For five years, Douglas Hayman has been driving past Tustumena Elementary School on the Sterling Highway thinking it would be the perfect place for him.
Now, the self-proclaimed “cowboy” with two masters degrees in education has landed a position as principal in the 150-student school.
While he isn’t from the Kenai Peninsula, Hayman said his boat has lived here in Homer with a friend, waiting for a summer of halibut fishing.
“I only have one bad habit and that’s fishing,” he said, with a laugh. “I’m pretty sure that I’m going to fit in well here.”
Hayman has been a principal at an elementary school in Port Angeles, Wash. for the past 21 years.
His Alaska adventure began when he was in college in Iadaho.
“A gentlemen came over ... showed me picture of people catching crab and fish right off the point and I just told him to sign me up,” he said. “I started teaching in Port Angeles and then worked my way through until I became an administrator there.”
The first thing he did when he got the keys to the new school was open every door in the building.
It’s been just a few short weeks since he arrived, but Hayman is already proud of the school its programs and quick to point out the quality of instruction.
He said the amount of space and quality of technology in the room surprised him.
“You could play basketball in here,” he marveled about one of the first-grade classrooms.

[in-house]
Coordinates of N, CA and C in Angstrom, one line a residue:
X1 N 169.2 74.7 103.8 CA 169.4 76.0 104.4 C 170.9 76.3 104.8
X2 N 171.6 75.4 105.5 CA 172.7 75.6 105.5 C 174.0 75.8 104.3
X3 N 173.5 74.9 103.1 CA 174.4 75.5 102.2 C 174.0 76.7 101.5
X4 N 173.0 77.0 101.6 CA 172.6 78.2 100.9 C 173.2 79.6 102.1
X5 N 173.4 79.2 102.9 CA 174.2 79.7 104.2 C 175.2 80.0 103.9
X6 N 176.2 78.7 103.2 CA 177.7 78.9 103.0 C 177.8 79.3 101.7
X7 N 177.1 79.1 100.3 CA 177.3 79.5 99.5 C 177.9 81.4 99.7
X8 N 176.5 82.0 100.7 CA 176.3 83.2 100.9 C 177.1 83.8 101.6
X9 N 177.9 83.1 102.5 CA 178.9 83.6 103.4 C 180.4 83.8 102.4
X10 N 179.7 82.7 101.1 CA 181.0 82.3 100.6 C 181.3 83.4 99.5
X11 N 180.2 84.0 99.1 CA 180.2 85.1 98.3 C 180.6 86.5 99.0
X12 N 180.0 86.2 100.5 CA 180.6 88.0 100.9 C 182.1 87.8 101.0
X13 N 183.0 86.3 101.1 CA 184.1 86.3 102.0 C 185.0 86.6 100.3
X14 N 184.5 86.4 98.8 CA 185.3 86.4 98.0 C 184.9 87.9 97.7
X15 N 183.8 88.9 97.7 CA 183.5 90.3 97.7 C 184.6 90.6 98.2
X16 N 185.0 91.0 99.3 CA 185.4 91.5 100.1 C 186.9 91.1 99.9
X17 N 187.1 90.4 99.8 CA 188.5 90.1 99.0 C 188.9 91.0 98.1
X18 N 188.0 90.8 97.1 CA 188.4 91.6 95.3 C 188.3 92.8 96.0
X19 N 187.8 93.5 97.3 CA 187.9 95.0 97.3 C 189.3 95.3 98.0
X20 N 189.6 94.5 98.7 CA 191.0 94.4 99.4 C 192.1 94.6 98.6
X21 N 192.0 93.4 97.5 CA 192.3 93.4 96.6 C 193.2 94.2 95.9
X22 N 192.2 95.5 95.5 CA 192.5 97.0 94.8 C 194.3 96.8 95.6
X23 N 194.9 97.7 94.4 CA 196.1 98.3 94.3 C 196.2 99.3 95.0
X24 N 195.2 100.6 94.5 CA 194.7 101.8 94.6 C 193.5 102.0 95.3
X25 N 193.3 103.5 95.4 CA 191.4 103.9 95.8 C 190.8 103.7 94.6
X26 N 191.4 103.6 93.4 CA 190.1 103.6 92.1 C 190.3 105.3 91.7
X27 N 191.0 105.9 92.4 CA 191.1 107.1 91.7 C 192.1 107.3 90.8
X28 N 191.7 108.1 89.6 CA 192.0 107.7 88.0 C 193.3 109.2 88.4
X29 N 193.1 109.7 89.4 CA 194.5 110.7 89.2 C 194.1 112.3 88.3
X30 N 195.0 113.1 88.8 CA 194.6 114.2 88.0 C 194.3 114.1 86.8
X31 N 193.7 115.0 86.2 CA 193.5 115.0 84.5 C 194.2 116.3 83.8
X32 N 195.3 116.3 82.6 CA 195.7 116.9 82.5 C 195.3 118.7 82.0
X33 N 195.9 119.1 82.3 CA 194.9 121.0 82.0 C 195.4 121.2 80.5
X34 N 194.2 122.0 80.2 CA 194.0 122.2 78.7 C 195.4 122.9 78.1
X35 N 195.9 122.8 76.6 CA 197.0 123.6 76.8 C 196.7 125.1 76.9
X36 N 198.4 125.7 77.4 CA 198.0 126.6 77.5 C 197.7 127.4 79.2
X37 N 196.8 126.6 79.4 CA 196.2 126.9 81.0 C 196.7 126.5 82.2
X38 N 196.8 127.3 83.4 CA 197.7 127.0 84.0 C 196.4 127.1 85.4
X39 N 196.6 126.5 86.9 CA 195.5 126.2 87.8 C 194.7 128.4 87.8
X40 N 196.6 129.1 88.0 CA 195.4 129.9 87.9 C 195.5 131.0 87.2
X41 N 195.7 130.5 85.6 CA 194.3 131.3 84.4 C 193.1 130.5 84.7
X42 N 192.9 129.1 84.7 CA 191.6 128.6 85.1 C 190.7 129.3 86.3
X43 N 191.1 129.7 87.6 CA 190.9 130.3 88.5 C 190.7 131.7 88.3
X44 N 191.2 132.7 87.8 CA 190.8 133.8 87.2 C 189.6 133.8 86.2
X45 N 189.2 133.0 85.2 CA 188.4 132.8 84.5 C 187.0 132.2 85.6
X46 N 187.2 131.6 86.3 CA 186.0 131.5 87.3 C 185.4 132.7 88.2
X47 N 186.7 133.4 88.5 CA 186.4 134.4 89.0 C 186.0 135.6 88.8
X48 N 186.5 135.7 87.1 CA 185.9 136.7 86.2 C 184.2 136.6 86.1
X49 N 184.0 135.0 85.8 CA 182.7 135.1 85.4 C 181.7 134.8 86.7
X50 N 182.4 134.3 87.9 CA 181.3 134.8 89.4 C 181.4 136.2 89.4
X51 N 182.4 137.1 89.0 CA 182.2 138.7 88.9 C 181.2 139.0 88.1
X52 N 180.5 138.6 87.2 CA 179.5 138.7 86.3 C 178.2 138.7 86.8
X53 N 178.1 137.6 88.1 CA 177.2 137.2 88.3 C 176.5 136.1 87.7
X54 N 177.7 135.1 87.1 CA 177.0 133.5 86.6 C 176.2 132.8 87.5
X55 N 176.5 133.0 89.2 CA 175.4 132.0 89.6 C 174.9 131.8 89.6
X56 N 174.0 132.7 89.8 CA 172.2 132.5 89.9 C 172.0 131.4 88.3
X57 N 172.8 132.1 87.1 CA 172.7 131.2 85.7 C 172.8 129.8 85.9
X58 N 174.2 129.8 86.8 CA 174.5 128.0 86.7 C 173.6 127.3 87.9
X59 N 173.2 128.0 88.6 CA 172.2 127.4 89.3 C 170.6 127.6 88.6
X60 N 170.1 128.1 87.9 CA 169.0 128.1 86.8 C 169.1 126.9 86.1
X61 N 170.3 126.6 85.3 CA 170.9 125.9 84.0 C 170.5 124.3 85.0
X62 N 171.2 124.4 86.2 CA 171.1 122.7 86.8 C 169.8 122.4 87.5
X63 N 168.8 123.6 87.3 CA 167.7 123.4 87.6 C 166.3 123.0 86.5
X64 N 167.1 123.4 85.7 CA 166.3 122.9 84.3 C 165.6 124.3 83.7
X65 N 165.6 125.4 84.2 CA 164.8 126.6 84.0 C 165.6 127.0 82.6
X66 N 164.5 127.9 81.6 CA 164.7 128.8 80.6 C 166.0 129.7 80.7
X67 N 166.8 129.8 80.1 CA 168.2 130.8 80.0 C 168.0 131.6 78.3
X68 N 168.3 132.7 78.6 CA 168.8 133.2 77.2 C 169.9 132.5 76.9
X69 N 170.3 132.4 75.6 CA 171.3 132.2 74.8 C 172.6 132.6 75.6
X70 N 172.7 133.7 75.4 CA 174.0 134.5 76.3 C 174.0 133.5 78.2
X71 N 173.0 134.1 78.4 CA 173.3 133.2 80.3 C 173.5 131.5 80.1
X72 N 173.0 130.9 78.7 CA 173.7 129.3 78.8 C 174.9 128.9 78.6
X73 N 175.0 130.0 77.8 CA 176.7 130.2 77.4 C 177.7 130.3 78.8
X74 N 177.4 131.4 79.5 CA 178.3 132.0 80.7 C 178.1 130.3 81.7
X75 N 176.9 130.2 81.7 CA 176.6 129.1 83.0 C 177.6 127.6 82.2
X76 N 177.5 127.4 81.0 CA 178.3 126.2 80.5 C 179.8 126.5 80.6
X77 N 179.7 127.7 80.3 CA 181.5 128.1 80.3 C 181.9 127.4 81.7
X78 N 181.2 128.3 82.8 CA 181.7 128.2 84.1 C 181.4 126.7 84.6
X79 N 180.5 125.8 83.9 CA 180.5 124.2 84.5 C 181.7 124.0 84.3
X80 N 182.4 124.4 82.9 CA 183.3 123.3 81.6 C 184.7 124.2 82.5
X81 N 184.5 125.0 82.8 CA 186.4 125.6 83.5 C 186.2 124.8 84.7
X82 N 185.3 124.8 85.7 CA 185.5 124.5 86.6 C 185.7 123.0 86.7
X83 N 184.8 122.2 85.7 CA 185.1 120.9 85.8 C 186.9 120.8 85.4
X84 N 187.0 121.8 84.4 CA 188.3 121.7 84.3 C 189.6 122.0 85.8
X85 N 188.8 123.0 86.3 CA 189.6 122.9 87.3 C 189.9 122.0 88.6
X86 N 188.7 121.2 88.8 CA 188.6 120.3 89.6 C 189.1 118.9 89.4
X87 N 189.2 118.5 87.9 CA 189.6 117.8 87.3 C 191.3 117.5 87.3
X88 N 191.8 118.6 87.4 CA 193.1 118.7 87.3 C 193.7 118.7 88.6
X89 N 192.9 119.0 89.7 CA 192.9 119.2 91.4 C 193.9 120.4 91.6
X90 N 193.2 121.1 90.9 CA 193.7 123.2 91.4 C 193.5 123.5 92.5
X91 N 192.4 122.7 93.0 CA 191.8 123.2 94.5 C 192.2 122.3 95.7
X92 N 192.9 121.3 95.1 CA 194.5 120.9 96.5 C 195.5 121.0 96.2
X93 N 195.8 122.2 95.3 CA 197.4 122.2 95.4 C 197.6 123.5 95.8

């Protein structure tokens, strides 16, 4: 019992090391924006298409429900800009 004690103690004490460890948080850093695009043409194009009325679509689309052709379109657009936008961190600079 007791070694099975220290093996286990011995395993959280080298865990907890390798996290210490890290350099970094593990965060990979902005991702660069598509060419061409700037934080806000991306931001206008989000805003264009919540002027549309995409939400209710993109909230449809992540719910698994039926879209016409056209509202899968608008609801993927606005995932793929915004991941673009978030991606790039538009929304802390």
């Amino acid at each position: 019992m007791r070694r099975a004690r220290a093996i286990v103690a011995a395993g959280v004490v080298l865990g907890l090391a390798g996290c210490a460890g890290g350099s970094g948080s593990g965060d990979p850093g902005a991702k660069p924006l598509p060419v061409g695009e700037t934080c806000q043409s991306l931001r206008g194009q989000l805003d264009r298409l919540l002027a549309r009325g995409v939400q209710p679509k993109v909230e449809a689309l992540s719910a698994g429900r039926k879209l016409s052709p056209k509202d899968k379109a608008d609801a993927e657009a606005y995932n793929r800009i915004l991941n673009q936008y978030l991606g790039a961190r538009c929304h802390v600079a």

Hayman, who has a degree in educational technology, said he was ready to help teachers learn to use technology to supplement their instruction.
“All of the stuff I learned during my master’s is obselete now but I learned about learning about technology and how it can be used as an instructional tool and probably best how to step away from the blinking lights and the glitter and look at the actual learning that supports instruction,” he said.
Hayman says he has no intention of stepping in and changing instruction but he’s exited to help teachers expand their teaching beyond self-contained into more collaborative efforts.
Meanwhile, he’s promised to learn every student’s name by Halloween.
Hayman said one thing that has made him stick out is his regular cowboy-hat Fridays.
“I am a cowboy. I’m pretty sure that cowboy hat over there is the only one in the whole school,” he said, pointing to a coat rack in his office. “As far as a grown man wearing a cowboy hat, I haven’t seen too many. (The teachers) tolerate it. They might chuckle a little.”